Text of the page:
More information about the transcript requirement is available in the Application Guide.
A maximum of 1,000 words
Your statement should be written in English and should explain your reasons for applying and why you think the programme of study is appropriate for you at this stage. It should demonstrate your commitment to the course, your ability to complete it successfully and your understanding of the aims of the programme. You might also discuss what your personal contribution to the experience of the student group as a whole would be.
If possible, please ensure that the word count is clearly displayed on the document.
This will be assessed for:
- your reasons for applying
- evidence of motivation for and understanding of the proposed area of study
- the ability to present a reasoned case in English
- commitment to the subject, beyond the requirements of the degree course
- capacity for sustained and intense work
- reasoning ability
- ability to absorb new ideas, often presented abstractly, at a rapid pace.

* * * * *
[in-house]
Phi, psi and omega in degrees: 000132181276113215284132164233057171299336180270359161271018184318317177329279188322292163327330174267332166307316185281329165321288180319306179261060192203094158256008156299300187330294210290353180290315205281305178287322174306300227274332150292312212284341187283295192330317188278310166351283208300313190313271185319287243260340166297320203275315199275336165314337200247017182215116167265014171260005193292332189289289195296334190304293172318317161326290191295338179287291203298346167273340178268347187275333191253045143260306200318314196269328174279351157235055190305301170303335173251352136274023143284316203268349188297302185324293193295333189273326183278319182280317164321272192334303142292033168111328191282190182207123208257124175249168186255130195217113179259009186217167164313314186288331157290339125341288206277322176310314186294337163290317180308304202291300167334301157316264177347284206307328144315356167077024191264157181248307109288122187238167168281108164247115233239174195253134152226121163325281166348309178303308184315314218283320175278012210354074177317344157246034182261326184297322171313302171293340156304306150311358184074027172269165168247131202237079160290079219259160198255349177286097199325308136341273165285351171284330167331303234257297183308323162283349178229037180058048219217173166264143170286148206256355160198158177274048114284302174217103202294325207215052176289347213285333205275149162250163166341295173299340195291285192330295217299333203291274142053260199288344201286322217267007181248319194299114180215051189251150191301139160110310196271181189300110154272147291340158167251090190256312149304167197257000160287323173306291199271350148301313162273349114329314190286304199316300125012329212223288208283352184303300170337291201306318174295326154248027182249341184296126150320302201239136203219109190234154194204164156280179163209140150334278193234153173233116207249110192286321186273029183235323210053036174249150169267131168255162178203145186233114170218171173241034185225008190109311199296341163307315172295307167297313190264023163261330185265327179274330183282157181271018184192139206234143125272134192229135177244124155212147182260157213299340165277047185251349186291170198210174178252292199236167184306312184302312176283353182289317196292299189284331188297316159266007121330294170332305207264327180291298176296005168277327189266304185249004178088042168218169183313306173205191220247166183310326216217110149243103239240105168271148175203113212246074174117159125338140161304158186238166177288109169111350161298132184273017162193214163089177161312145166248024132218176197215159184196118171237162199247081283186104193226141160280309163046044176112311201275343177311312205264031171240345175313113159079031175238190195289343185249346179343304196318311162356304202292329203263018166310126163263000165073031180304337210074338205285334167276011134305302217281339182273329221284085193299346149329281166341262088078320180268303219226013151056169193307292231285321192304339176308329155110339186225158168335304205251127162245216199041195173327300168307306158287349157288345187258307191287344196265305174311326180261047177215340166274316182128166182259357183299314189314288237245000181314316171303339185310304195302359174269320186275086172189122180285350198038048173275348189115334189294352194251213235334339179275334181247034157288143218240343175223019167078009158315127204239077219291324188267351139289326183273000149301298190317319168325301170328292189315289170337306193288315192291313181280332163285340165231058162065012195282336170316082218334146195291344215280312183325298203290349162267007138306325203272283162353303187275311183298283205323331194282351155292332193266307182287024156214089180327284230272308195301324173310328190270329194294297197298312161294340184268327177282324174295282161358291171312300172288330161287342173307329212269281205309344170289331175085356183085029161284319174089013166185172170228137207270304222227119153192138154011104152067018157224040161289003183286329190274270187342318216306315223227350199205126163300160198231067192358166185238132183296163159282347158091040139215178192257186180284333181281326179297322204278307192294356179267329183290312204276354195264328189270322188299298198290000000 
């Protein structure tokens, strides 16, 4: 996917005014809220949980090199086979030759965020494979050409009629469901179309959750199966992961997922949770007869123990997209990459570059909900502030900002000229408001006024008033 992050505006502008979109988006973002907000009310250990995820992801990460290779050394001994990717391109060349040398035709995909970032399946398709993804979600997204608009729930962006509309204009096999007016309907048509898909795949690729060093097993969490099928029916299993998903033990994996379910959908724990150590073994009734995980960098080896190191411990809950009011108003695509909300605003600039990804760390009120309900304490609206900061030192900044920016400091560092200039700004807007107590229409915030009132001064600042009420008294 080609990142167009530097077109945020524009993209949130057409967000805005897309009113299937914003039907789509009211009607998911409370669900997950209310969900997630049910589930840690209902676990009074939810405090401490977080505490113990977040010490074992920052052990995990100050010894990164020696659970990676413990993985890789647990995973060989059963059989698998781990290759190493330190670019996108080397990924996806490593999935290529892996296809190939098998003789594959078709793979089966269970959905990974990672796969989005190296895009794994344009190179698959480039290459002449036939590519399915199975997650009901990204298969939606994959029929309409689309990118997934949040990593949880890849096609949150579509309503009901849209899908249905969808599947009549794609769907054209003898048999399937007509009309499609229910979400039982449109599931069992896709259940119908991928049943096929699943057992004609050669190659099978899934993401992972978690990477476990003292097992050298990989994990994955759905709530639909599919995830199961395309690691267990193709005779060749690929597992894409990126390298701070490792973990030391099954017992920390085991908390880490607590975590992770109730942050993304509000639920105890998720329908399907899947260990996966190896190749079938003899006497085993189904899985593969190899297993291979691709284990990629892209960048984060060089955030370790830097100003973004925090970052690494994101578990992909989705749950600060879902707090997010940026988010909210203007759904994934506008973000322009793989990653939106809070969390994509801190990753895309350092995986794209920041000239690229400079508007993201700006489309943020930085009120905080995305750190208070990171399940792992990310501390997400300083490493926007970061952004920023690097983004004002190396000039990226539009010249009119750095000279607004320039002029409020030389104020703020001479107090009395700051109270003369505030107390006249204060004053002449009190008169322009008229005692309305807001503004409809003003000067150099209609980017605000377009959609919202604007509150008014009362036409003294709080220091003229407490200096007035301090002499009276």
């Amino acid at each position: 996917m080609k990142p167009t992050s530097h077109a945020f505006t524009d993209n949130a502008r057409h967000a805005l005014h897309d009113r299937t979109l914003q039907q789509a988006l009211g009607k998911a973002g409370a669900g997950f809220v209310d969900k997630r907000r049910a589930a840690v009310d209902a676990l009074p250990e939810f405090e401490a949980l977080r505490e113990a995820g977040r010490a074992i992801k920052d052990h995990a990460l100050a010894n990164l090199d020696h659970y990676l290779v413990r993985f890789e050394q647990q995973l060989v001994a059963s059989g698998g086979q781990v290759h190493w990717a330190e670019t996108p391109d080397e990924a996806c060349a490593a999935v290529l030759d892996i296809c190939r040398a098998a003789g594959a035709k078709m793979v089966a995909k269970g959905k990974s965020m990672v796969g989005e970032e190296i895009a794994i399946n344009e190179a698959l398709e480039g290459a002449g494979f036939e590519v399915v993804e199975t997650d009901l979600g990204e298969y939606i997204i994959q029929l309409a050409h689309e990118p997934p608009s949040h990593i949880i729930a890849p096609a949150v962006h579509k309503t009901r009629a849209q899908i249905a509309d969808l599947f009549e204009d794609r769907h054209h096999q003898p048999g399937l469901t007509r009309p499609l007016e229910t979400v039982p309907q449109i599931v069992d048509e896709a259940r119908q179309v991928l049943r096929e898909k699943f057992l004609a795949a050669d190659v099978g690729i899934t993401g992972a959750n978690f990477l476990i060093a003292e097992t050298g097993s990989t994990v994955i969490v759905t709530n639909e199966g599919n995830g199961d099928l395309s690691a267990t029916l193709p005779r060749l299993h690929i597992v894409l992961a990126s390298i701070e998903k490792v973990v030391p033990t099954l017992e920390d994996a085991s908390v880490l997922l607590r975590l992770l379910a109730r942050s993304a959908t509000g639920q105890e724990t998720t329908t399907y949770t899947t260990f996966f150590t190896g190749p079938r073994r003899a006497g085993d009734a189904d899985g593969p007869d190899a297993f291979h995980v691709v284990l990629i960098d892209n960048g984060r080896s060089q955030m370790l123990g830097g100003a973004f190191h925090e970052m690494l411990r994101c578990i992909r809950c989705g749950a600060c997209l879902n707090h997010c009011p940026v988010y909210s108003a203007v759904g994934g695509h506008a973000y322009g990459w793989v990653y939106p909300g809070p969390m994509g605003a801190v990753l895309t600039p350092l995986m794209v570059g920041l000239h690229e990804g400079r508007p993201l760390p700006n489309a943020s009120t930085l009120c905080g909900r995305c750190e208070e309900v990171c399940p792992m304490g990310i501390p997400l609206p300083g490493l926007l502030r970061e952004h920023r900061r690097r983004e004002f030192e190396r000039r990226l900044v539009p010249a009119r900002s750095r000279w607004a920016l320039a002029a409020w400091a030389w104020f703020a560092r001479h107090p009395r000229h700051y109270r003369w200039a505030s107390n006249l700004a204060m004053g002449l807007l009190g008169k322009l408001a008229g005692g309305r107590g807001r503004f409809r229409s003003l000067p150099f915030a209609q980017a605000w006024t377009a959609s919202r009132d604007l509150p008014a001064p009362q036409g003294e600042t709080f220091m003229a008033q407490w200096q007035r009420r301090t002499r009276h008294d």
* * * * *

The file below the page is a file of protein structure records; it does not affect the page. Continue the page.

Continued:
Two essays, a maximum of 2,000 words each
You should provide examples of your own critical writing on a subject relating to the arts and/or humanities, written in English.
Extracts from longer pieces are welcome but should be prefaced by a note which puts them in context. The department will not accept one long extract in lieu of two shorter pieces. The word count does not need to include any bibliography or brief footnotes.
If possible, please ensure that the word count is clearly displayed on the document.
They will be assessed on your understanding of the subject and any methodological problems it presents, on your powers of expression and analysis, on your use of primary sources and secondary literature and on your use of scholarly referencing.
They will also be assessed for a comprehensive understanding of the subject area; your understanding of problems in the area; your ability to construct and defend an argument; and your powers of analysis and expression.
If you have not studied humanities subjects at a higher education institution or have not written an essay in the humanities in recent years, you may like to consider taking an online course offered by the Department for Continuing Education in literature, history, history of art, or philosophy in advance of making an application to the MLA. These courses can be a valuable way to improve your skills and are a way to explore the relevant subject areas before you apply to the MLA.